Anybody out there know how to take one of this kind apart to recushion? It looks like three cushions each, back and deck, but is really one piece....

Elizabeth in Iowa
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Old 03-03-2004, 10:57 PM   #23
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I dont know if anyone has mentioned this. For about $20 you could simply use an air mattress on top of the fold out and put it away daily. Not the best solution but it would certainly take care of the problem for next to nothing in cost.
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Old 03-04-2004, 06:57 AM   #24
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Bed Bath and Beyond has inflatable pillowtops...
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Old 03-04-2004, 07:01 AM   #25
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I have owned that couch

I have re-upholstered that very couch.
The couch is made like an automobile seat, There is no bottom to it, It is a steel frame with springs that cross from front to back.

To remove there are two straps that look like this _n_ on each side, (near the rear of the couch, behind the arms)

The couch has pins on each side that sit under the strap. TRhis is the pivot point for the couch.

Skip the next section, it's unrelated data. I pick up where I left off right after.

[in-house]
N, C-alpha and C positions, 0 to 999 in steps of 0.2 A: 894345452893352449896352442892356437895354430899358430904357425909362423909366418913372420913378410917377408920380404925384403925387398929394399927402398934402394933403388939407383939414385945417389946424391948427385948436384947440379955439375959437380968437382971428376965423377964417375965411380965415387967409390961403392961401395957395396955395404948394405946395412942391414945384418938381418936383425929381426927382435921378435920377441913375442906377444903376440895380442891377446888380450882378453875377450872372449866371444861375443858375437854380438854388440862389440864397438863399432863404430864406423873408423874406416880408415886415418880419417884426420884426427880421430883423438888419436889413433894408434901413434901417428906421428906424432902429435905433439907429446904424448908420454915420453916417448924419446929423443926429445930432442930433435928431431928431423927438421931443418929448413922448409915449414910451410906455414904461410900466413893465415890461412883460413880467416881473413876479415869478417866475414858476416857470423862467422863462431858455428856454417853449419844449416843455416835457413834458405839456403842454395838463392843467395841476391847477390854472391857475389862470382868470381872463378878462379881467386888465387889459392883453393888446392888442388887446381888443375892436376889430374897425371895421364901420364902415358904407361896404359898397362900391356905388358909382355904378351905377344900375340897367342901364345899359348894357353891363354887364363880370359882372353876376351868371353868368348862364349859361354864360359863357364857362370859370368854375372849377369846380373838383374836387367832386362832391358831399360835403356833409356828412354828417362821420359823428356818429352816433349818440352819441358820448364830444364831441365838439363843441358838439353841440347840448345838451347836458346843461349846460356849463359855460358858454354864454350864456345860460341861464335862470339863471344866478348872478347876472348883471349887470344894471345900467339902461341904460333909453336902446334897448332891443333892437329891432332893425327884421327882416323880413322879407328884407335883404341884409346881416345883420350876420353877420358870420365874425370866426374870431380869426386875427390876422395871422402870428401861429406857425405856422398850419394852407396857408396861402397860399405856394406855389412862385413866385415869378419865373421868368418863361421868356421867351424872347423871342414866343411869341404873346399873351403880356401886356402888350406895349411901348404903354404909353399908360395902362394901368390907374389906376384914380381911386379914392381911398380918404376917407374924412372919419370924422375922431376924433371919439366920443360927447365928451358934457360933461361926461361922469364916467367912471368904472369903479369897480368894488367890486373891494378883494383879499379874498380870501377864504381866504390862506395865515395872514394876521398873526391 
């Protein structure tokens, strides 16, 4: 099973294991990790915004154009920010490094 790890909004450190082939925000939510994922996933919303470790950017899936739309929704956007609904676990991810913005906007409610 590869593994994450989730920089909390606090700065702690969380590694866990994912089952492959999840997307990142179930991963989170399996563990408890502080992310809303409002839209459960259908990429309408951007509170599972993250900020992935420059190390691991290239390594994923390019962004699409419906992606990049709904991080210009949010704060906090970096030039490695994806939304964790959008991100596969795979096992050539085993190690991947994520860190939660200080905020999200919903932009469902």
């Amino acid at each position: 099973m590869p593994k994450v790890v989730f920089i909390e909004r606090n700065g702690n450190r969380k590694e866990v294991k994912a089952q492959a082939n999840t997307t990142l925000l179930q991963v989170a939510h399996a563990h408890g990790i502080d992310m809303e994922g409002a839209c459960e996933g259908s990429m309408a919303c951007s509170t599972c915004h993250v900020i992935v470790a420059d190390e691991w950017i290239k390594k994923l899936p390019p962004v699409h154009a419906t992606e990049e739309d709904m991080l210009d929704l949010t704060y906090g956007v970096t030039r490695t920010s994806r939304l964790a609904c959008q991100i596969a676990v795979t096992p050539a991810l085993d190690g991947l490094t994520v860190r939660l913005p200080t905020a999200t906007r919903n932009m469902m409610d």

If you remove the bolts from one of the straps and loosen the other the whole couch will come out.

It is very awkward to get out of the trailer, and heavy.

I added foam to the couch prior to upholstering to fill in low spots.

The part of this retrofit that is not promising is that the unit is actually seperate from the storage boxes below it. Unlike the earlier version of the Gaucho that was more of a single unit. (the slides were part of the storage boxes.

The couch you have merely sits on top of the storage box frame.

Also, the older gauchos were made of a wood frame and much easier to re-upholster. The couch you have is completely made of steel.


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Old 03-04-2004, 07:03 AM   #26
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Elizabeth,

What you have is a jack knife sofa. They have a couple of clamps on either side to hold them down - just four screws, pick the whole thing up and carry it out. Once out, you can disassemble easily. You are correct, they are just two cushions, seat and back.

Mark
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Old 03-04-2004, 07:06 AM   #27
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Jack knife bed

I was under impression a "Jack Knife Bed" was one that pulled forward and the backrest lowered becoming the back of the bed I have done a little homework and it seems that the couch that has the backrest that rolls over the front of the couch is a Jack knife bed. The ones that slide down in the rear are commonly referred to as a rest-a-lounger.

Smily
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Old 03-04-2004, 10:45 AM   #28
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Man! I'd HATE to have to open a REAL jackknife that way!!

Elizabeth in Iowa